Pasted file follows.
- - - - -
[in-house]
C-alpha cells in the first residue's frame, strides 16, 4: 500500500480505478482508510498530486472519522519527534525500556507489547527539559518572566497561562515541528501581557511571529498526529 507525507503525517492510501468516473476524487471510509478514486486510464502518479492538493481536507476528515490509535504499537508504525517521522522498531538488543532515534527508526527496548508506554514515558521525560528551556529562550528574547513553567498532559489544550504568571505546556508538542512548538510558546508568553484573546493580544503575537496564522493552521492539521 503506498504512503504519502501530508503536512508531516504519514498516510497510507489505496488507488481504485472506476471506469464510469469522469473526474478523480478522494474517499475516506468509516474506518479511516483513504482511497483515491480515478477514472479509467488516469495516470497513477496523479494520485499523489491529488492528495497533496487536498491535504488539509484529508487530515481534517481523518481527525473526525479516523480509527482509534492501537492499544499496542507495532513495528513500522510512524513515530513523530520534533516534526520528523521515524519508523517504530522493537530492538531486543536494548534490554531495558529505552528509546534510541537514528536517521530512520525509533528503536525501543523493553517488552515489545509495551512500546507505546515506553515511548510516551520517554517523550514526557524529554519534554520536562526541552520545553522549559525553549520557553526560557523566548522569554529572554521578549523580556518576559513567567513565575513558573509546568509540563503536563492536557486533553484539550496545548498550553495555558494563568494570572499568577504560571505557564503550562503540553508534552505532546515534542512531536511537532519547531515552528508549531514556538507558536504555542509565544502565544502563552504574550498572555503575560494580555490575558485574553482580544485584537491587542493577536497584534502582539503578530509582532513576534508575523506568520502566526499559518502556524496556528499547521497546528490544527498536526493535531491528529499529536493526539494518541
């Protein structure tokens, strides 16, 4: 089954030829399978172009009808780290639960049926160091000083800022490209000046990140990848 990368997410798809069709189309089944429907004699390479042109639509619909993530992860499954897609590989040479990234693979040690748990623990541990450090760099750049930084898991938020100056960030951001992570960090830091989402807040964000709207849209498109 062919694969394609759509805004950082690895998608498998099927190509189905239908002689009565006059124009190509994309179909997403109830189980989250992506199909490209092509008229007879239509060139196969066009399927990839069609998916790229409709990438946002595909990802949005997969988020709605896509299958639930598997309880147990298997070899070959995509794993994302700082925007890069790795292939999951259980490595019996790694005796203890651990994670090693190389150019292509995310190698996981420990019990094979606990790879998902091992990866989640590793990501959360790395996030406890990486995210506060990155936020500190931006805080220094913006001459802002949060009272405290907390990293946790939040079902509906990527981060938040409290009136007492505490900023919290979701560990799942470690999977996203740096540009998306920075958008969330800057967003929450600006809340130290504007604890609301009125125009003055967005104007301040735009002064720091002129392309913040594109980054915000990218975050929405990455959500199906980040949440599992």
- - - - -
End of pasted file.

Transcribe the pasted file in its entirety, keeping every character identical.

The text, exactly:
[in-house]
C-alpha cells in the first residue's frame, strides 16, 4: 500500500480505478482508510498530486472519522519527534525500556507489547527539559518572566497561562515541528501581557511571529498526529 507525507503525517492510501468516473476524487471510509478514486486510464502518479492538493481536507476528515490509535504499537508504525517521522522498531538488543532515534527508526527496548508506554514515558521525560528551556529562550528574547513553567498532559489544550504568571505546556508538542512548538510558546508568553484573546493580544503575537496564522493552521492539521 503506498504512503504519502501530508503536512508531516504519514498516510497510507489505496488507488481504485472506476471506469464510469469522469473526474478523480478522494474517499475516506468509516474506518479511516483513504482511497483515491480515478477514472479509467488516469495516470497513477496523479494520485499523489491529488492528495497533496487536498491535504488539509484529508487530515481534517481523518481527525473526525479516523480509527482509534492501537492499544499496542507495532513495528513500522510512524513515530513523530520534533516534526520528523521515524519508523517504530522493537530492538531486543536494548534490554531495558529505552528509546534510541537514528536517521530512520525509533528503536525501543523493553517488552515489545509495551512500546507505546515506553515511548510516551520517554517523550514526557524529554519534554520536562526541552520545553522549559525553549520557553526560557523566548522569554529572554521578549523580556518576559513567567513565575513558573509546568509540563503536563492536557486533553484539550496545548498550553495555558494563568494570572499568577504560571505557564503550562503540553508534552505532546515534542512531536511537532519547531515552528508549531514556538507558536504555542509565544502565544502563552504574550498572555503575560494580555490575558485574553482580544485584537491587542493577536497584534502582539503578530509582532513576534508575523506568520502566526499559518502556524496556528499547521497546528490544527498536526493535531491528529499529536493526539494518541
């Protein structure tokens, strides 16, 4: 089954030829399978172009009808780290639960049926160091000083800022490209000046990140990848 990368997410798809069709189309089944429907004699390479042109639509619909993530992860499954897609590989040479990234693979040690748990623990541990450090760099750049930084898991938020100056960030951001992570960090830091989402807040964000709207849209498109 062919694969394609759509805004950082690895998608498998099927190509189905239908002689009565006059124009190509994309179909997403109830189980989250992506199909490209092509008229007879239509060139196969066009399927990839069609998916790229409709990438946002595909990802949005997969988020709605896509299958639930598997309880147990298997070899070959995509794993994302700082925007890069790795292939999951259980490595019996790694005796203890651990994670090693190389150019292509995310190698996981420990019990094979606990790879998902091992990866989640590793990501959360790395996030406890990486995210506060990155936020500190931006805080220094913006001459802002949060009272405290907390990293946790939040079902509906990527981060938040409290009136007492505490900023919290979701560990799942470690999977996203740096540009998306920075958008969330800057967003929450600006809340130290504007604890609301009125125009003055967005104007301040735009002064720091002129392309913040594109980054915000990218975050929405990455959500199906980040949440599992």